The aerospace industry has been embracing advanced manufacturing methods for some time now and the automotive industry has also been making great strides in this area. For example, recent articles have been published around the Rolls-Royce Phantom’s printed parts and BMW’s leading spot in adopting printing technologies.

Rapid Manufacturing Webinar Round-Up

In our most recent webinar, we discussed how to optimize part design for direct metal laser sintering (DMLS). The presentation is a great introduction into metal 3D printing as we discussed common applications and many important design considerations. The webinar recording is available on-demand here.

Upcoming Webinars
We have more webinars in the works. On September 22, we’ll be sharing the digital stage with PolyOne as we host an in-depth discussion on selecting the right thermoplastic material for injection-molded parts. Click here to learn more and sign up.

Proto Labs’ On-Demand Webinars 
Interested in learning more about rapid manufacturing? Below you’ll find a complete archive of our past webinars (click the title to view).

How Rapid Prototyping Accelerates Medical Device Development

  • Strategies to accelerate medical device development cycle
  • Prototyping effectively  and reduce design risk with rapid manufacturing

Designing for 3D Printing: Stereolithography

  • Properties of commonly used stereolithography materials
  • The unique benefits of stereolithography and general design tips for overhangs, support structures, finishes, etc.

Improving Manufacturability with ProtoQuote

  • How to get free design for manufacturability feedback for your part
  • Improving manufacturability by adding draft, adjusting wall thickness and incorporating radii

Choosing the Right Rapid Manufacturing Method for Plastic Parts

  • 3D printing, machining and molding processes and specifications
  • Material selection and properties for each process

DESIGN TIP: Choosing Industrial 3D Printing for Production Parts

Using 3D printing for fully functional end-use metal and plastic parts is becoming increasingly common in rapid manufacturing with industrial-grade processes like direct metal laser sintering (DMLS) and selective laser sintering (SLS).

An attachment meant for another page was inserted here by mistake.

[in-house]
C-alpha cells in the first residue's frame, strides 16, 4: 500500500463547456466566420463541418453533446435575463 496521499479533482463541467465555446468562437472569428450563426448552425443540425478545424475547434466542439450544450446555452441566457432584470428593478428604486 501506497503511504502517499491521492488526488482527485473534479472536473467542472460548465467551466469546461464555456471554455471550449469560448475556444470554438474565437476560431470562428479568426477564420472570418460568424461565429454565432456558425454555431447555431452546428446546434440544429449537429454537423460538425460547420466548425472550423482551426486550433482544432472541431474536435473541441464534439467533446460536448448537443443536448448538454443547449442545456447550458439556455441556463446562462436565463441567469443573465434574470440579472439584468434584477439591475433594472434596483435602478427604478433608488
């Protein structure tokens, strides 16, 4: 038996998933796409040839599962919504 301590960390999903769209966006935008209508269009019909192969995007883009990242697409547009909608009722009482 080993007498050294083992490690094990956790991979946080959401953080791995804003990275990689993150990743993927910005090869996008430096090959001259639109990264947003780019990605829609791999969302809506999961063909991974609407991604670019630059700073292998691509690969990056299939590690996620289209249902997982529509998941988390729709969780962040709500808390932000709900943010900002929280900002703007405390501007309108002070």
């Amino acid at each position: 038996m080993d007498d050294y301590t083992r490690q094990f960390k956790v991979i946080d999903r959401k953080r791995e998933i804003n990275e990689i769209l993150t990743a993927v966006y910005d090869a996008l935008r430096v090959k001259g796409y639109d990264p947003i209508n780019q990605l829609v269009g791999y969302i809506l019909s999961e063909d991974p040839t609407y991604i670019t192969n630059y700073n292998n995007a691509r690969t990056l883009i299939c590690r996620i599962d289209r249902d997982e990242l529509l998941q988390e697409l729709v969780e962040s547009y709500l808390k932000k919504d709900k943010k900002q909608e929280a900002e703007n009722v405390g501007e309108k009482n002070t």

Industrial-grade 3D printing is well suited to produce organic shapes, like this nylon turbine (left) and end-use production parts such as this titanium drill component (right).

With an expanding material selection and improving material properties, designers and engineers have another good option for small quantities of production parts.

Accordingly, our monthly design tip covers this emerging trend.

This month’s tip discusses:

  • Choosing the best 3D printing process for your application
  • Selecting the right thermoplastic and metal materials
  • Designing part geometry for 3D printing
  • Using SL, SLS, and DMLS for end-use production parts

READ FULL DESIGN TIP

WEBINAR: Designing for Direct Metal Laser Sintering

In our next webinar, we’re focusing on direct metal laser sintering—our industrial 3D printing process for metal parts. Join David Bentley, our DMLS expert, to learn why product designers are turning to DMLS for prototyping and end-use parts. The presentation will include:

  • An overview of DMLS including materials and design guidelines
  • A case study on an innovative bike design
  • An open Q&A session 

TITLE: Designing for 3D Printing: Direct Metal Laser Sintering
DATE: Thursday, August 25 at 1 p.m. CDT
REGISTER: Click here to sign up

Busy that day and can’t make it? Not a problem. You can still register and we’ll send a recording that can be watched on-demand. Also, feel free to forward this invite to your colleagues.